What is a Computer Virus?
A computer virus is a program that replicates by copying or attempting to copy itself to another program or computer. It can be transmitted as attachments to an e-mail, a downloaded file, on a flash drive or CD, or get in through a security hole that has not been patched. Some viruses start causing harm to your system as soon as their code is executed, and others can stay dormant on your machine until something causes their code to be executed. Many viruses simply use up processing speed and cause your machine to run slower; however, some can be quite harmful, erasing data and causing your hard disk to require reformatting.
How do I Protect My Computer?
PLU Owned Computers
University owned computers receive updates on a weekly basis. These updates include new virus definition files and patches for your operating system. They are done remotely from our offices and run in the background while you work. If an infected file is found on your machine, the virus scanner will send a message to our server to notify us that a virus was found. In most cases you will be contacted and notified about what will need to be done.
Personally Owned Computers
- An important first step: purchase, install and regularly update a reputable anti-virus software program. Purchased programs come with continued support to assist you with any problems you may encounter. Students and employees are welcome to use their choice of anti-virus software.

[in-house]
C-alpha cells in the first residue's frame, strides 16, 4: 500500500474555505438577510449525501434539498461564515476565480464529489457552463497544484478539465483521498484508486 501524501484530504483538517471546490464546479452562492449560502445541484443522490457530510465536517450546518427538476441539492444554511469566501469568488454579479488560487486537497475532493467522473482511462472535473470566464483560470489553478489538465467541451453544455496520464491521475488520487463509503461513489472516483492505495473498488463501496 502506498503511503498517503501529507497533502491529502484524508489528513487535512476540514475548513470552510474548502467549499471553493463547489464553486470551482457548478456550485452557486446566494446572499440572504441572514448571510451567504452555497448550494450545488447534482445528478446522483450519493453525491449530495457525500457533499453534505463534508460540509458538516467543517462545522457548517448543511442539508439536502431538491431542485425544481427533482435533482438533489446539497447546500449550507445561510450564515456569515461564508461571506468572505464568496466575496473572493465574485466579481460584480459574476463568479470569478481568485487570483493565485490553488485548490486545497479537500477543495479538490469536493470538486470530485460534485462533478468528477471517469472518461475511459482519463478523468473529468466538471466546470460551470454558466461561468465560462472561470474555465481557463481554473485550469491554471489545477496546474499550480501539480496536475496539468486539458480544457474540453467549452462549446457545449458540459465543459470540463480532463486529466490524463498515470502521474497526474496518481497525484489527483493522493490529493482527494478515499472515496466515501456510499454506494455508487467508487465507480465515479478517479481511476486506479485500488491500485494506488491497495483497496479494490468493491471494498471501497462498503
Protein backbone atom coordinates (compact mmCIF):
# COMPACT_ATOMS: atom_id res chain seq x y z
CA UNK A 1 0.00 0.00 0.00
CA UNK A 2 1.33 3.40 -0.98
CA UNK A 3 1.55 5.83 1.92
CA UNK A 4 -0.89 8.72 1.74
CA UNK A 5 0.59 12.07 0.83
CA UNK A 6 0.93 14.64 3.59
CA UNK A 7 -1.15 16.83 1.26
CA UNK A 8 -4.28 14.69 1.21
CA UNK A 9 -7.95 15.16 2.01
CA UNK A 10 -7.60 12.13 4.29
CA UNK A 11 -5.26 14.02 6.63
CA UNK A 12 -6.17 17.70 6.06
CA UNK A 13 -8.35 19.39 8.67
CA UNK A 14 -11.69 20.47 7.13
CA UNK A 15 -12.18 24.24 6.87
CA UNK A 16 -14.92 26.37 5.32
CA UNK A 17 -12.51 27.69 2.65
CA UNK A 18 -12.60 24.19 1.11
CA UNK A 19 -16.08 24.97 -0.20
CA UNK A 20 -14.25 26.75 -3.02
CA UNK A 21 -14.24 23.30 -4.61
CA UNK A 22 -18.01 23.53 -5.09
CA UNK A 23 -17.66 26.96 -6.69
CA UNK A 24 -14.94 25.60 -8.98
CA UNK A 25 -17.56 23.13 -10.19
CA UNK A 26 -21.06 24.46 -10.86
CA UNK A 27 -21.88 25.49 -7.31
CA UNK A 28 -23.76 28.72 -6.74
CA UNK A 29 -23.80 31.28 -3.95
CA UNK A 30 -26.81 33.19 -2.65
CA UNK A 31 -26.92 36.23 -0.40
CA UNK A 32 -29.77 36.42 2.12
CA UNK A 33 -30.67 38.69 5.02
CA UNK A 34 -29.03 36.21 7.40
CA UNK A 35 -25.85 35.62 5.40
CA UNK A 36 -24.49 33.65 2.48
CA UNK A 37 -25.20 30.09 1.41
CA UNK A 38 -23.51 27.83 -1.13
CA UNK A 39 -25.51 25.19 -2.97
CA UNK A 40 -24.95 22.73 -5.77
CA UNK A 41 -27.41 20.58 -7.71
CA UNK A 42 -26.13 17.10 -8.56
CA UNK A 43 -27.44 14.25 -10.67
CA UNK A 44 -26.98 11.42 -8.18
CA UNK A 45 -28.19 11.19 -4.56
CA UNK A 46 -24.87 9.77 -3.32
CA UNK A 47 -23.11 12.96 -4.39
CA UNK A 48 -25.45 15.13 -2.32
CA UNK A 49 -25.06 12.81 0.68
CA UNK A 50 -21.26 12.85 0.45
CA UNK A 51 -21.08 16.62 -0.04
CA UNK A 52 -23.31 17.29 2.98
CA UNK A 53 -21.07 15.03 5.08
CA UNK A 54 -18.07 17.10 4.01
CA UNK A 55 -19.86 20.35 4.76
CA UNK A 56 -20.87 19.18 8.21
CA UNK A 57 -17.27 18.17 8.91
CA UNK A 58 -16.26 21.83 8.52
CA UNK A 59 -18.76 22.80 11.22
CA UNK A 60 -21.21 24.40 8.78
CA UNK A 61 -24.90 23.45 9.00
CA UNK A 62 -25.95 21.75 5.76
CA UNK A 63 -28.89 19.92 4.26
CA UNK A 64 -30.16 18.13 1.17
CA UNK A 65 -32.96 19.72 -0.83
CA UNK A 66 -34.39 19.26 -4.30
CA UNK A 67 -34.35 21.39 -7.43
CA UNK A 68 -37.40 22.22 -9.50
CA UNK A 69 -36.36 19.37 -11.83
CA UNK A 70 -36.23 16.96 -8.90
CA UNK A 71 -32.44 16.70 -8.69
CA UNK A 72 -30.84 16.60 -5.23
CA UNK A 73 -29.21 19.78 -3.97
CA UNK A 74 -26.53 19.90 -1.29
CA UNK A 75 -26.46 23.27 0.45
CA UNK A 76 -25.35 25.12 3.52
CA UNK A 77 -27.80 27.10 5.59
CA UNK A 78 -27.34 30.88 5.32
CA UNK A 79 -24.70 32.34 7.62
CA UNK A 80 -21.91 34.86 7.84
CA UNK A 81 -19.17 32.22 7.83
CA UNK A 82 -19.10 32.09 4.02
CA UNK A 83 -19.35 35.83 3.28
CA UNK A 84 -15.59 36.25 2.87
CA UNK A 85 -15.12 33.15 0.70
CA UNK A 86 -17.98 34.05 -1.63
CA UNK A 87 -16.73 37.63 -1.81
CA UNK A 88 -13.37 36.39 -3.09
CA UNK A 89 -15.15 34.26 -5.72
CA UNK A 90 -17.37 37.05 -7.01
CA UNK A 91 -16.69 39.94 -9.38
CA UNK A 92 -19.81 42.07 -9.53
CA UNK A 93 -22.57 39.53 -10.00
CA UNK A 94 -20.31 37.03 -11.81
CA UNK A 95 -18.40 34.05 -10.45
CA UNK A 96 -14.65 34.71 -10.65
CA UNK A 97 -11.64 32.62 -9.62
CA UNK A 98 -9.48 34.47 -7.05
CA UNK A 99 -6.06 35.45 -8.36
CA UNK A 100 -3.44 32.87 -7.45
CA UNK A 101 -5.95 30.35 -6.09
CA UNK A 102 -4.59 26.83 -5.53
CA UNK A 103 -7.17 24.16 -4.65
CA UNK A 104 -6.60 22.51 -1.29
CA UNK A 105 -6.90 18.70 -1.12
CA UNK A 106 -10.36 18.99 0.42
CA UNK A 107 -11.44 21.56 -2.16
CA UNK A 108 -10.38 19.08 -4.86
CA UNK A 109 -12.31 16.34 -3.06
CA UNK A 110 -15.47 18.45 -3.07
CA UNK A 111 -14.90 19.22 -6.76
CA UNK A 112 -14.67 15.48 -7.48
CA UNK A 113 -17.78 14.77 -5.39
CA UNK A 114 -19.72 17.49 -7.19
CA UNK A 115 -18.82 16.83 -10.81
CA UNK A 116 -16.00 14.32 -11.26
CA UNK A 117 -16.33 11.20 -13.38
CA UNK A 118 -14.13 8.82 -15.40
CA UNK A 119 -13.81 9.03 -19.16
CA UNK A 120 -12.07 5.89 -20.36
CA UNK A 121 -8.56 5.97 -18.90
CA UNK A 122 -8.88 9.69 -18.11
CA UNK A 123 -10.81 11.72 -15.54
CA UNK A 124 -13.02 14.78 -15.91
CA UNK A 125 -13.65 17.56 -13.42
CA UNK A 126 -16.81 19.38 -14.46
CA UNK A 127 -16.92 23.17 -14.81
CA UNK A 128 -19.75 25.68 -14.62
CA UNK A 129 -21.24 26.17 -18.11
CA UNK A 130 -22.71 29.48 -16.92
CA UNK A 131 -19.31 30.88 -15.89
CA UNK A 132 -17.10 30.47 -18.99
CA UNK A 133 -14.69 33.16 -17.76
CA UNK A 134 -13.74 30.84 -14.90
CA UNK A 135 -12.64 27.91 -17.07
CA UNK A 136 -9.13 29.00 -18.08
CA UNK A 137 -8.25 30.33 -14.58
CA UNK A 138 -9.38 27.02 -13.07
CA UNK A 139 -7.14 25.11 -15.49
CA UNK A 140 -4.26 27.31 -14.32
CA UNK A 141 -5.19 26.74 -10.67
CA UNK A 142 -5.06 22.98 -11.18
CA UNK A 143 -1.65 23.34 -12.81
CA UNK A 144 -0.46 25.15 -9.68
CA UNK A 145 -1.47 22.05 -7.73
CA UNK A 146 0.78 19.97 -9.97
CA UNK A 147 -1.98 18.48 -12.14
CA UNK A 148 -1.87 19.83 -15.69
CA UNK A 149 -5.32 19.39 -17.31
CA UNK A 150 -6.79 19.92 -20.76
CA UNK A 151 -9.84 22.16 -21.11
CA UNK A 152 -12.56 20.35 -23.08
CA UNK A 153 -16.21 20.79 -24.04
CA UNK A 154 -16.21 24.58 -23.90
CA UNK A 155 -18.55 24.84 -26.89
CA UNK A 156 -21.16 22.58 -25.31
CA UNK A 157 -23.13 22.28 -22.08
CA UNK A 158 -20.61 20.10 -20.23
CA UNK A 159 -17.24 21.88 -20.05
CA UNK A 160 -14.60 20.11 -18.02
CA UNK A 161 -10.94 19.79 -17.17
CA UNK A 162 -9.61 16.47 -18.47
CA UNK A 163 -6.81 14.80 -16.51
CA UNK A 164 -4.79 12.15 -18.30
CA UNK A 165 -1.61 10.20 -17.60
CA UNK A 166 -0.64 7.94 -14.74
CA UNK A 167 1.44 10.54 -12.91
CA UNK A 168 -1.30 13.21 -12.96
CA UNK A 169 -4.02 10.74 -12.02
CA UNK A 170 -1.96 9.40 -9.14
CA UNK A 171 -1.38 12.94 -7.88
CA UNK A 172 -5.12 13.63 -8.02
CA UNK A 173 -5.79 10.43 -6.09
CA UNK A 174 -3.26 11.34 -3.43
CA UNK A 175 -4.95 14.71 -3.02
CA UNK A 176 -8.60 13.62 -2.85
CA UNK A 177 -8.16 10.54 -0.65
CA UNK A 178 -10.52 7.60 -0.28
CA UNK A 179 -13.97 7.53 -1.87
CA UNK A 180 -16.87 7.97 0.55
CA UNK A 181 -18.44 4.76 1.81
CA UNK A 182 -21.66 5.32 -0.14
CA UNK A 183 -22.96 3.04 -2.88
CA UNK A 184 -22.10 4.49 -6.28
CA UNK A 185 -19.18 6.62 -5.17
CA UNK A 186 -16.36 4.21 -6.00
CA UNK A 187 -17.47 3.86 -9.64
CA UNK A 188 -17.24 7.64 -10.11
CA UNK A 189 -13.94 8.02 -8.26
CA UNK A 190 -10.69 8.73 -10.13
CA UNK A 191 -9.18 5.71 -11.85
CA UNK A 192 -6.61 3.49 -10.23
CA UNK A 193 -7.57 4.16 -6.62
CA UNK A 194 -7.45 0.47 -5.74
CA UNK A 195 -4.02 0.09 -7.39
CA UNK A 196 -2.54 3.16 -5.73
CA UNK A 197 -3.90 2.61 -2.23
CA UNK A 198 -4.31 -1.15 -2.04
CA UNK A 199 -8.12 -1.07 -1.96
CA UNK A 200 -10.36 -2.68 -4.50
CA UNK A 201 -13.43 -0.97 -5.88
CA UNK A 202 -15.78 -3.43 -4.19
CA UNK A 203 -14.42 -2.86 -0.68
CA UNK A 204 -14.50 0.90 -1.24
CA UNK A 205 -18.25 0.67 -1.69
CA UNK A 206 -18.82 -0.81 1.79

- Those seeking free anti-virus software are encouraged to use the anti-virus programs recommended by Information & Technology Services staff.
- Back up any files or documents which are important to you. Make sure you have the media (CD or flash drive) for all of your programs in the event you have to reinstall these programs. This is also important if something goes wrong with your computer.
- Check with the sender before opening messages with attachments ending in .EXE, .COM or .ZIP and be cautious of any messages, even from people you know, with non-descriptive subjects and comments.
- If you're using an e-mail program such as Mozilla Thunderbird, periodically empty the trash by choosing File, Empty Trash.
- Keep your computer up-to-date with the latest patches from Microsoft or Apple. We recommend turning on the Automatic Updates to ensure that your machine has the most recent patches installed.
Where Can I Get More Information?
On the Web
Free Downloads and Fixes (for non-university owned computers)